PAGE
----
2 Brain–gut connections in functional GI disorders: anatomic and physiologic relationships: Jones, MD and colab, Neurogastrointestinal Motil, 2006, 18, 91-103.

3 Non-Celiac Gluten Sensitivity: The New Frontier of Gluten Related Disorders,  Catassi and colab, Nutrients 2013, 5, 3839-3853.

Taking Care of Your Brain: What Does It Mean

Brain and Mental Health

Indisputably the brain is the master organ of the body, which holds the mapping of our daily functioning. Psychiatry treats the mental illnesses that result from its malfunctioning. There is an interesting relationship between the brain and the mind, so complicated that science can’t quite explain it the way it does with other organs of our body. The liver’s function as complex as it is, offers less unanswerable questions regarding its massive role in metabolism and digestion. The brain- mind connection is far less understood.

As complex as the issue is, one fact is certain: a physiological malfunction of the brain’s circuits produces alteration of the mind processes. We do know that if the norepinephrine, serotonin or dopamine driven circuits don’t work properly, people end up feeling sad, depressed or anxious, having negative thoughts, beliefs and outcomes.

The mind on the other hand can influence the way that people ‘navigate’ through the darkness of mental illness because the brain –mind connection, is a double way street: a positive mind setting

speeds up the recovery from a depressive or anxiety episode, and a healthy brain produces a healthy mind.

So, what can people do to keep their brain as healthy as possible?

  1. Exercise, especially aerobic releases body manufactured substances that improve the sense of wellbeing, increase energy, improve cognition, stimulate brain regeneration process ( BDNF,
  2. endocannabinoids, endorphins, different regenerative stimulating growth factors) .
  3. Healthy diet provide the right kind of proteins ( vegetable type protein), fatty acids, vitamins and amino acids that are needed in rebuilding the brain cells;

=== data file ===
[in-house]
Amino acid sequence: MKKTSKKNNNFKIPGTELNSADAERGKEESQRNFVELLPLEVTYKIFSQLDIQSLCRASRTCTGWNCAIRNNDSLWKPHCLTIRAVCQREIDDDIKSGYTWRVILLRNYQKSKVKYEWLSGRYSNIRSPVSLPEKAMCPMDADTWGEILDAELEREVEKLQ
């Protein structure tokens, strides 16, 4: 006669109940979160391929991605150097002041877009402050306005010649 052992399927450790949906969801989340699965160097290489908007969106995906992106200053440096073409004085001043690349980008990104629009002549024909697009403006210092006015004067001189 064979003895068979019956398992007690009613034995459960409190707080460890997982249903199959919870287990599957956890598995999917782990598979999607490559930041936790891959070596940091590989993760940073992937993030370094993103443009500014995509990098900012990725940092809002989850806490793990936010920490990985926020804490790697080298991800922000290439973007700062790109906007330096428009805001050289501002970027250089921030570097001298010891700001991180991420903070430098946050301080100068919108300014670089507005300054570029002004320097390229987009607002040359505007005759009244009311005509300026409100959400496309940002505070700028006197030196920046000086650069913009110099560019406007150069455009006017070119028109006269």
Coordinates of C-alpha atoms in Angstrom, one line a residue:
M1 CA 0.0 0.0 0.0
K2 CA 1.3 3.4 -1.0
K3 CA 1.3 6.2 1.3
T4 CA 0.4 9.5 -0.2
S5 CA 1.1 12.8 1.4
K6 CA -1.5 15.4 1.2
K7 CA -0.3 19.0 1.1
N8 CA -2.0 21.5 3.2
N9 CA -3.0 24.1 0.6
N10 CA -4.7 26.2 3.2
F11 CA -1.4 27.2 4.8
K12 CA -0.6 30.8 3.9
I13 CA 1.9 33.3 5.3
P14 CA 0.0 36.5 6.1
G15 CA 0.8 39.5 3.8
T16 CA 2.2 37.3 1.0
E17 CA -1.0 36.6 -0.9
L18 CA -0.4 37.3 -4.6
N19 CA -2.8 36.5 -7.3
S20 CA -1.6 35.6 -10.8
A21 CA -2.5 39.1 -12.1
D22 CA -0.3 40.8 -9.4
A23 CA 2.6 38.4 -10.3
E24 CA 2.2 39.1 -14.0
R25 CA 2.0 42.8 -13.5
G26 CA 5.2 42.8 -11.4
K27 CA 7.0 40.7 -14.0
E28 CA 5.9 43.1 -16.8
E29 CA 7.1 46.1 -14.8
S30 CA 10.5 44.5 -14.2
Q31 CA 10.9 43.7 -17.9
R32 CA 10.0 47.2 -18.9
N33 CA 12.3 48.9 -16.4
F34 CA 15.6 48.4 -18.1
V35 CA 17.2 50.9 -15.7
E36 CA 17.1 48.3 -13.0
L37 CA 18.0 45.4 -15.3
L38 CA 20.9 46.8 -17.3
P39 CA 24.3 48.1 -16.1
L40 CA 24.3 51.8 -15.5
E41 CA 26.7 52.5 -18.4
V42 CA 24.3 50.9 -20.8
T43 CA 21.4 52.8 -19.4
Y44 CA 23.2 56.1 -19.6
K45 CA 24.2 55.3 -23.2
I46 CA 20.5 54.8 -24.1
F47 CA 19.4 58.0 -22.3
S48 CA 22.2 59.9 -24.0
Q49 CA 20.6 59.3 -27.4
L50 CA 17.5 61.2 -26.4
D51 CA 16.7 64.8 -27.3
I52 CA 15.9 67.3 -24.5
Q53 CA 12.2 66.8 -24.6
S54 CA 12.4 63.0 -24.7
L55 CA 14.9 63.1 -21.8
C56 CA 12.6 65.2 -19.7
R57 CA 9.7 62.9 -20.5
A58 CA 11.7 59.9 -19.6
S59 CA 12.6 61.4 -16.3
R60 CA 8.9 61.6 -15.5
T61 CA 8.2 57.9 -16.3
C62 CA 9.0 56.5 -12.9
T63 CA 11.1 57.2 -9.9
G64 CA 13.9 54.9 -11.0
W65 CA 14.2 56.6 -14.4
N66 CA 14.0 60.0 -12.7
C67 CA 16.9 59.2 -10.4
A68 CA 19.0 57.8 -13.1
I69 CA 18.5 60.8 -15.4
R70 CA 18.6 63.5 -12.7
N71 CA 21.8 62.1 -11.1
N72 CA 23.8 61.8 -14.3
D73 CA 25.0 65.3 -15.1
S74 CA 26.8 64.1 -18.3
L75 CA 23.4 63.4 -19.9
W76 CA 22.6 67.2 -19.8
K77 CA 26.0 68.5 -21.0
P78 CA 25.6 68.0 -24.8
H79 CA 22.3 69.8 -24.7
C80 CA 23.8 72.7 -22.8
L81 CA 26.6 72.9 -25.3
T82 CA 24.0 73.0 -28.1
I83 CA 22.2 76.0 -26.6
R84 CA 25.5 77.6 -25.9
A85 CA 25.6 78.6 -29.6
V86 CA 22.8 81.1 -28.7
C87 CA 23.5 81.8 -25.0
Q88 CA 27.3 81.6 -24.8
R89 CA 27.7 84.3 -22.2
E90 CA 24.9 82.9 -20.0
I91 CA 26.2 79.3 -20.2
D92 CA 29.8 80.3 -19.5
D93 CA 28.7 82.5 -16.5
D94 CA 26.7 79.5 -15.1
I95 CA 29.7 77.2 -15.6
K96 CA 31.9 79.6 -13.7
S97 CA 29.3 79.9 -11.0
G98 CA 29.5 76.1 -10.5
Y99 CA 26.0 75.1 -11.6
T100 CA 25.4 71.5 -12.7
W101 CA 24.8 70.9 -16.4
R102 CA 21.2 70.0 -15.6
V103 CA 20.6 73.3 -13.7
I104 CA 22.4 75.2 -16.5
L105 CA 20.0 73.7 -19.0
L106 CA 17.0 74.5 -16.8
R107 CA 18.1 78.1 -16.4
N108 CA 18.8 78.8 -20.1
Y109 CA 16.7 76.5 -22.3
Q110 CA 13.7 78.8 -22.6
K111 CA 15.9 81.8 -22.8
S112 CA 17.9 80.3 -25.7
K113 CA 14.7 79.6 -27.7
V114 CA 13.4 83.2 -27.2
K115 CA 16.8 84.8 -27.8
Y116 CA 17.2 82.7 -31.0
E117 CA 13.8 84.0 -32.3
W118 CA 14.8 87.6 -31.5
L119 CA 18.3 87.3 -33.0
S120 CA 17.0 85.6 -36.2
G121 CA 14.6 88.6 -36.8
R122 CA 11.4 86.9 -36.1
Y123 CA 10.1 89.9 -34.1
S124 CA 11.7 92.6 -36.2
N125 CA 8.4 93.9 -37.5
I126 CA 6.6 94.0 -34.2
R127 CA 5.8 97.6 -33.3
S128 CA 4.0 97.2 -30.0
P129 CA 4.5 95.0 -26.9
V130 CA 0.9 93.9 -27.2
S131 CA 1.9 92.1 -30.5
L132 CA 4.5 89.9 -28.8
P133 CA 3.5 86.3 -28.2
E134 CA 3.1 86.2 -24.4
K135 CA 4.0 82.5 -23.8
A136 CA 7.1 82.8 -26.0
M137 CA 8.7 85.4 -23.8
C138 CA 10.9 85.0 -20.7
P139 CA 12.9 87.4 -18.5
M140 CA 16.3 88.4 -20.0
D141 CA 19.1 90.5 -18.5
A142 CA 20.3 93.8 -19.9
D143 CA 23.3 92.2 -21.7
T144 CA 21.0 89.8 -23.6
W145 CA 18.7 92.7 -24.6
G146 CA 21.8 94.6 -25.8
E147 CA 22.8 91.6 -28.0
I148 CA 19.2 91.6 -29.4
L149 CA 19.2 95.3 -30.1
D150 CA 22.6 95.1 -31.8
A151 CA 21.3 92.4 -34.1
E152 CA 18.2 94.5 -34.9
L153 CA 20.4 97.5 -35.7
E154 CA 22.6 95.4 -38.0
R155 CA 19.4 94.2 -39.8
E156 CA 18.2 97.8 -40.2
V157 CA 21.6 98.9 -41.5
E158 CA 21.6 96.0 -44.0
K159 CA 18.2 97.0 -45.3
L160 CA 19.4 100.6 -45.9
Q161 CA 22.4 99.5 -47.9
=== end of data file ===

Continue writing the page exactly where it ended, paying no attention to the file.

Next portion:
4. Medication that have a targeted action at the receptor levels serotonin reuptake inhibitors, serotonin/norepinephrine reuptake inhibitors, etc
  5. Light therapy can help some forms of depression, such as the Seasonal type of Affective Disorders
  6. Neuromodulation: depressed patients who do not tolerate the medication side effects could achieve relief through Transcranial Magnetical Stimulation, ECT or vagal nerve stimulation.

So what can people do to keep their mind healthy or to heal from anxiety and depression?

  1. Meditation helps to give the brain a break from daily worries triggered by real or perceived problems;
  2. Spirituality helps by making people feel part of the bigger universe, relieving them from mundane struggles;
  3. Positive programing, i.e. NLP techniques helps by replacing negative expectations with positive ones through reframing;
  4. Therapy: cognitive, insight oriented, individual therapy, etc helps addressing the cause or the pathological responses to the stress

The possibilities of creating an individualized approach and treatment are multiple when the individual needs of the patients are taking into account. The best way to create a successful treatment program is to seek professional help from a psychiatrist or licensed therapist as soon as symptoms appear (sadness, irritability, inability to enjoy life etc). Waiting too long makes it more difficult to get to a remission state.

If you like this article on taking care of your brain, or have questions, schedule your first session by calling us at 713.426.3100.

Effects of Lying on One’s Health

Can Lying Affect Ones Health?

What’s lying? And what is the price that some frequent liars will pay, in health cost from lying way too often. The research shows that more one lies, more frequent lies he’ll say. Why? Because it takes many more lies after the first one to be able to provide a good cover-up that would be one explanation… Or, because a bad habit is hard to break…